My profession is my passion and one of my pet peeves is being misunderstood. So here’s the scoop:
If you live on the western side of North America you have likely heard of Naturopathic Medicine. If you are one of my friends or relations you have probably heard of Naturopathic Medicine. If you have had a leaning toward anything non-conventional, you have probably heard of Naturopathic Medicine. And if you have had a stubborn health issue, perhaps you have come across this field of healthcare. It is likely, however, that regardless of your encounters with Naturopathic Medicine you might still be a bit unsure about its origins, its presence as a healing art in this country, or even what the heck it really is. I am here to help you understand a bit more about my profession.
Naturopathic Medicine weaves together the art and science of medicine. It has been in North America as its own distinct profession since 1902 when the first class of naturopathic doctors was graduated from the American School of Naturopathy in New York. It hails from the practices of such physicians as Dr. Benedict Lust and Henry Lindlahr who practiced “nature cure”. The idea that nature’s inherent wisdom can heal us is not new to this century or even the last century. It was Hippocrates who first spoke of “the healing power of nature”.
Naturopathic Medicine works with this force, the vis medicatrix naturae, or healing power of nature. The human body seeks to maintain a dynamic equilibrium. It seeks balance. It possesses built in feedback mechanisms to monitor and control this equilibrium. We can call some of this balancing act “adaptive physiology”. But adaptive physiology does not always lead to a state of healthy balance. It can lead to pathology. For example, when you inhale a bacterium into your lungs your body attempts to get rid of it by surrounding it with immune cells and mucus. But now you have to cough up that concoction of goop to rid yourself of the bacterium. In conventional western medicine we consider a cough to be a pathology; a symptom to get rid of.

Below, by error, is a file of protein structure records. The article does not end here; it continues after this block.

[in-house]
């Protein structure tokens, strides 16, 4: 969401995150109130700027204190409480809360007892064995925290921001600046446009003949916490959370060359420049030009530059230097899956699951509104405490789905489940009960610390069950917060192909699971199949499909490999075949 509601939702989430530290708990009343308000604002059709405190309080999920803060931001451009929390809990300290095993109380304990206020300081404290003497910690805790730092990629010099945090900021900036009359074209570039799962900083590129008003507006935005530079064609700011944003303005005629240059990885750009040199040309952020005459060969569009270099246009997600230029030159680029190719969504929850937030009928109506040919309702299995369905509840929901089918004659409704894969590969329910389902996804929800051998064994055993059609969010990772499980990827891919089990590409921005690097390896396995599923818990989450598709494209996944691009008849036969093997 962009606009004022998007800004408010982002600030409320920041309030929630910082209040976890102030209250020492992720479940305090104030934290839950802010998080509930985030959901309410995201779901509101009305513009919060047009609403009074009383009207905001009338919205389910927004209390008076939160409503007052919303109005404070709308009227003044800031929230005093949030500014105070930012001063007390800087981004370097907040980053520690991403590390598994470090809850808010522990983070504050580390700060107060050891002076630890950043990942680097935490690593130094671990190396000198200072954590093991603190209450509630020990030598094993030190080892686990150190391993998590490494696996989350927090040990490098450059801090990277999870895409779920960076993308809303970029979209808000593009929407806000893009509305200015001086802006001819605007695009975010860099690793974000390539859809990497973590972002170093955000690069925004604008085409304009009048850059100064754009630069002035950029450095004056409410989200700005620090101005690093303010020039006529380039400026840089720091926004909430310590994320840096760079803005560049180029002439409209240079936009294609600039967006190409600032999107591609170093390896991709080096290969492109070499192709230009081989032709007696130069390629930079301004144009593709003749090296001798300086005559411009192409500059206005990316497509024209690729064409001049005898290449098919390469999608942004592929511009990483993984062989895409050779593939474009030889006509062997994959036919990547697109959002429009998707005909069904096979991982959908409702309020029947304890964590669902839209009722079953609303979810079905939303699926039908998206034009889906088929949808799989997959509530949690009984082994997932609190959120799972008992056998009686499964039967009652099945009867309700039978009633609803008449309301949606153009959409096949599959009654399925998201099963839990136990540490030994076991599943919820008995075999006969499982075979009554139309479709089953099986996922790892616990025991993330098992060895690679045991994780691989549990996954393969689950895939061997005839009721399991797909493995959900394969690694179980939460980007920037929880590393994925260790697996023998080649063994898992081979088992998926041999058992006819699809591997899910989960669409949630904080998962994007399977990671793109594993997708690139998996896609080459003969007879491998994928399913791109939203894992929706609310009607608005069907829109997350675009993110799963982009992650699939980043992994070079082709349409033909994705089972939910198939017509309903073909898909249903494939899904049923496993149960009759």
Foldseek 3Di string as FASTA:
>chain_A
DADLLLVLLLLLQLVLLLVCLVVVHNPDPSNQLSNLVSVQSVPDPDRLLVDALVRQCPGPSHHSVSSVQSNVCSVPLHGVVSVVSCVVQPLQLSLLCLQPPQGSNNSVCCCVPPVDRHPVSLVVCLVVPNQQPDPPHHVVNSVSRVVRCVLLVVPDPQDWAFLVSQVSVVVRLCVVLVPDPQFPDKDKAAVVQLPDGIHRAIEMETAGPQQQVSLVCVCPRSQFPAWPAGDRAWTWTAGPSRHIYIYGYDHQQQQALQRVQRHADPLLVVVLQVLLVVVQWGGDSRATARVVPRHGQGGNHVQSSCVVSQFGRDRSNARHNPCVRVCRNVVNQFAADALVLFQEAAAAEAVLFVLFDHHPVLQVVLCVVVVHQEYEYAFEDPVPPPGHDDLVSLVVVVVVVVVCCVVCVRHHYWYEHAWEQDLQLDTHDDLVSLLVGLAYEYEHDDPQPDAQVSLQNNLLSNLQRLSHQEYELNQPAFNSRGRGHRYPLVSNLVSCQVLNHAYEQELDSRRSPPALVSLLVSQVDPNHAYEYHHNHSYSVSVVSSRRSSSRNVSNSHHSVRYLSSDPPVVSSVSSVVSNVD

In Naturopathic Medicine we see symptoms as the body’s way of communicating with us. So while we work with you to alleviate symptoms, we don’t want to squelch them entirely. We work with these forces to encourage the body to keep us aware of how effective our treatments are. We are seeking to address the root cause of the symptoms and disharmony at hand. Makes sense, right? If you suffer from migraines don’t you want to deal with the source of the headaches rather than just mask them with a drug? If you have multiple sclerosis wouldn’t you prefer to address the deeper imbalance to prevent the disease from progressing rather than deal with the debilitating symptoms as you continue to get sicker? This is easier said than done, but the end result is worth the commitment.
To take a naturopathic approach can be hard work. It can mean changing habits you don’t really want to let go of. But it can also mean you get to discover parts of yourself you never knew. It can lead to changes on a physical, mental, emotional, spiritual and even social level. This medicine goes deep, when you let it. It can transform your life. And that is not for everyone, though I wish it were!
So you see, Naturopathic Medicine is not just about giving you herbs instead of a pharmaceutical. It is not as easy as double blind placebo controlled studies. Humans are not that predictable; we are all unique. A Naturopathic doctor sees each patient as the individual s/he is by really studying the patient history, the individual’s story. What works for one patient’s bellyache may not work for you. So we spend time with you, we get to know you and we watch your story unfold.
If this approach to healthcare intrigues you, stay tuned to learn more!